(3) Unofficial activity

 The third element is unofficial activity, which occurs when employees are developing new projects on their own, without the supervision of management. This allows the project to grow to full maturity, before being officially presented. Indeed, there are no strings attached, either financially or regarding time scale (Robinson and Stern, 1997). In fact, Robinson and Stern argue that giving an official status to an idea can create a range of restrictions, which will be reverberated on the ability of the employees to be creative. Removing those restriction will give the employees enough time to conduct their unofficial activities and fully develop their ideas. The example of Google shows relevance of this element encouraging creativity. Google belief in their employee’s innovative minds is shown in their policy. The company allows their staff to spend twenty per cent of their office time on developing their own projects (Forbes, 2011a). The employees are encouraged to contribute actively and personally to the overall success of the company. They are then fully integrated into the company identity.

(4) Serendipity

 Serendipity plays an important role in the creative process. According to the Oxford Dictionary, serendipity can be defined as “the occurrence and development of events by chance in a happy or beneficial way” (n.d.). It refers to a ‘fortunate accident’ during which employees can take advantage of an unexpected discovery by further developing the new idea into an innovative product (Robinson and Stern, 1997). The companies therefore should ensure that the ‘mistakes’ made by their employees are corrected in a thoughtful way, and consider any unexpected outcome as a potential idea worth developing.  One of the most famous examples is the discovery of a well-known antibiotic: Penicillin. In fact, Alexander Fleming accidentally left some culture of bacteria in a contaminated area of his laboratory. The contamination having the form of a fungus appeared to kill the bacteria. Further researching the previous fungus, Fleming realised that he had discovered Penicillin, the first antibiotic (Bud, 2007). This was not his first serendipity, he also discovered Lysozymes, a well-known enzyme (Bud, 2007). This proves that further researching and unexpected results can lead to innovation and creativity.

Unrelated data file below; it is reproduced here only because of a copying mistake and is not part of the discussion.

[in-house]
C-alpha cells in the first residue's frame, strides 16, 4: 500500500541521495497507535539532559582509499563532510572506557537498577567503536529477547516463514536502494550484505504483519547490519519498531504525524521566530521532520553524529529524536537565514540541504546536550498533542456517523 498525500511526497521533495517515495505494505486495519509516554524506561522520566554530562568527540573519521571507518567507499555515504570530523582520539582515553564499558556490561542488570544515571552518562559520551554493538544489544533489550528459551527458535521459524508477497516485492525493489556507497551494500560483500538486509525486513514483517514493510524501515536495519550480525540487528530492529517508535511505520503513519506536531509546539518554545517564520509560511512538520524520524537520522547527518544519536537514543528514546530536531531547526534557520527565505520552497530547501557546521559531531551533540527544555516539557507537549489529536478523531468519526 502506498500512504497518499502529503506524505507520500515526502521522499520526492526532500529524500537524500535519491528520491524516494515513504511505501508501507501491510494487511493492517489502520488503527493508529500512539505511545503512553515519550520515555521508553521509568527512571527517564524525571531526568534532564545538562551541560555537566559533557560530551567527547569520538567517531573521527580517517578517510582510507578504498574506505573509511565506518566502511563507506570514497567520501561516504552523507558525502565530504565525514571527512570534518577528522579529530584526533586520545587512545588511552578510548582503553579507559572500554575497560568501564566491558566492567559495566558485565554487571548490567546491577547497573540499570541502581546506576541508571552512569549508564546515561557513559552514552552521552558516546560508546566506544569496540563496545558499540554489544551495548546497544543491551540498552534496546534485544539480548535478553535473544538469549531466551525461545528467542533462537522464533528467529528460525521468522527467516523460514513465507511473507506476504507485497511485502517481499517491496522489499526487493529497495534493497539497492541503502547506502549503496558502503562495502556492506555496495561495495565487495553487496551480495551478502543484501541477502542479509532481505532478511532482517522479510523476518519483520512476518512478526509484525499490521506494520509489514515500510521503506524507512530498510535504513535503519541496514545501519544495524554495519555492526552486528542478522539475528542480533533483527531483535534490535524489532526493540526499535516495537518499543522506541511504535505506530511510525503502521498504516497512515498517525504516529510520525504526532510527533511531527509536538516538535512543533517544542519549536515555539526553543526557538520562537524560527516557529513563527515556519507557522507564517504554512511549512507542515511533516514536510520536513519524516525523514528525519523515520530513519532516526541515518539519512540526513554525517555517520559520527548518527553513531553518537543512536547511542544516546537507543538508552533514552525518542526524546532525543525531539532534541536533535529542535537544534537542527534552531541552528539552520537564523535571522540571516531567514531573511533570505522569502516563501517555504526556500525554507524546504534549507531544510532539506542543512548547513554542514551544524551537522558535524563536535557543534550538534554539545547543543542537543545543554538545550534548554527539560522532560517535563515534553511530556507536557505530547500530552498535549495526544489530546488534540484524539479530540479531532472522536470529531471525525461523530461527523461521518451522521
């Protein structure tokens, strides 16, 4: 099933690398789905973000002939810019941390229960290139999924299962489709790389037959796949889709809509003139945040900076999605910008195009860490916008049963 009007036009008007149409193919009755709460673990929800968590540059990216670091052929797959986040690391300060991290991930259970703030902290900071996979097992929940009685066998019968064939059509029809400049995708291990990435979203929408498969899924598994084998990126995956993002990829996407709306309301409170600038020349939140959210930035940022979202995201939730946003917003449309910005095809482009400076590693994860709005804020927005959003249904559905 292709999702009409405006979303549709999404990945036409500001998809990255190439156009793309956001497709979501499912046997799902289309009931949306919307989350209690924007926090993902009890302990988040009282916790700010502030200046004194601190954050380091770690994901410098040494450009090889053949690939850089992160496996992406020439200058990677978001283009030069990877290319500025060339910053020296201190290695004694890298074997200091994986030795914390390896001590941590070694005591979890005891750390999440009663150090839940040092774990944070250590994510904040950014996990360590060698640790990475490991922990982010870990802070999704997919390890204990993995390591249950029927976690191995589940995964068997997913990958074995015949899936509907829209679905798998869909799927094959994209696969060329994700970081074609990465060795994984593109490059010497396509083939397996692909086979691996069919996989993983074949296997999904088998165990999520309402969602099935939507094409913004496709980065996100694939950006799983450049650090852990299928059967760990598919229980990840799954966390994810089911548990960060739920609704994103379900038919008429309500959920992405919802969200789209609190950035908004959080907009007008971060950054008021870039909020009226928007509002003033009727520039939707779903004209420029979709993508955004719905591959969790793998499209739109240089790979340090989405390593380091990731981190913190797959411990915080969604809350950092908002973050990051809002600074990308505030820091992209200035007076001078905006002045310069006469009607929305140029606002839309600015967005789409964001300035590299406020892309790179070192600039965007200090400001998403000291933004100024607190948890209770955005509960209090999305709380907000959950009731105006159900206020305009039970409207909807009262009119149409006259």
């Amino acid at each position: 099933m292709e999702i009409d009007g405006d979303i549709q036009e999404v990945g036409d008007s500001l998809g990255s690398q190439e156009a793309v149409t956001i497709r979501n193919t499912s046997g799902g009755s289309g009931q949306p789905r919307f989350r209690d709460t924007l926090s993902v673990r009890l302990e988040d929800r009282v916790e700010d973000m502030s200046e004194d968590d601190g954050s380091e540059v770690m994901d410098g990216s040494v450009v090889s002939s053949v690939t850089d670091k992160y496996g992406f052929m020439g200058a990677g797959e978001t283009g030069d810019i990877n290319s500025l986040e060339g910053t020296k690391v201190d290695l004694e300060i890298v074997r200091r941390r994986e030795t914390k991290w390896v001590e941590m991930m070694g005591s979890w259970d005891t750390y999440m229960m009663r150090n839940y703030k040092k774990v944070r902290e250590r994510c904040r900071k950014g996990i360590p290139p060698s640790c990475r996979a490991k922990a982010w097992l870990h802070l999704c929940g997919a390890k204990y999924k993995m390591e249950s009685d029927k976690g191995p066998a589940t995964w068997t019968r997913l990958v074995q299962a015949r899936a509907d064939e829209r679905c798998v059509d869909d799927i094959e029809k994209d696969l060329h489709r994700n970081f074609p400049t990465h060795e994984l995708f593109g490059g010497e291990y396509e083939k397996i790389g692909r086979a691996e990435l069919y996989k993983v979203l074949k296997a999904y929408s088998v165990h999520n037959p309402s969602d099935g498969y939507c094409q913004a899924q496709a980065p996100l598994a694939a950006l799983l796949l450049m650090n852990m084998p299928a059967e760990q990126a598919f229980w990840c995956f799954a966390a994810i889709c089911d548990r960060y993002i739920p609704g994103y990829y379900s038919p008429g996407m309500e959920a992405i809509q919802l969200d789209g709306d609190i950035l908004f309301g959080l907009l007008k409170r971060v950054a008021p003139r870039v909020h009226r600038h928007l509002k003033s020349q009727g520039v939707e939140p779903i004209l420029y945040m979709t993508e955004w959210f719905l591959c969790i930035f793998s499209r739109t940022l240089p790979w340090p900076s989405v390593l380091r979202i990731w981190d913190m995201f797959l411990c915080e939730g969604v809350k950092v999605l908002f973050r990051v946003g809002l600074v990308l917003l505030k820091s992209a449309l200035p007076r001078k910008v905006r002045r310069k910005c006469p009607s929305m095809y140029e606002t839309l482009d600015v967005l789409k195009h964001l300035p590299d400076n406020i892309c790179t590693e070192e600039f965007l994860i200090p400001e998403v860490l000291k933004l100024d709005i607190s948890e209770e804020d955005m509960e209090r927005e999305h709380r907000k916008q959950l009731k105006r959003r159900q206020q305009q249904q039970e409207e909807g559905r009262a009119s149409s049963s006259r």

(5) Diverse stimuli

The fifth element of creative process is diverse stimuli. Indeed, every person pays attention to different events and recall different ‘things’. In this way, a company will beneficiate from communicating with its employees in the most various ways, to make sure that everyone had a chance to understand (Robinson and Stern, 1997). Consequently, organising many activities will allow the company to reach the maximum number of employees. The communication between employees will increase in effectiveness, due to the numerous interpretations each of them have of problems. Various stimuli increase the interconnection between employees and improve the understanding of the company’s goal. In fact, when Dan Buchner has worked on developing products for Procter and Gamble, he has encouraged members of his team to spend time at customer’s houses (Horth, 2010). Buchner therefore decided to conduct an in-depth research on how people clean their houses and this allowed the employees to obtain ‘new’ experiences. Indeed, this stimulus was essential in the way that it regroups employees to think about the company’s goals. The outcome of these stimuli is likely to be creative.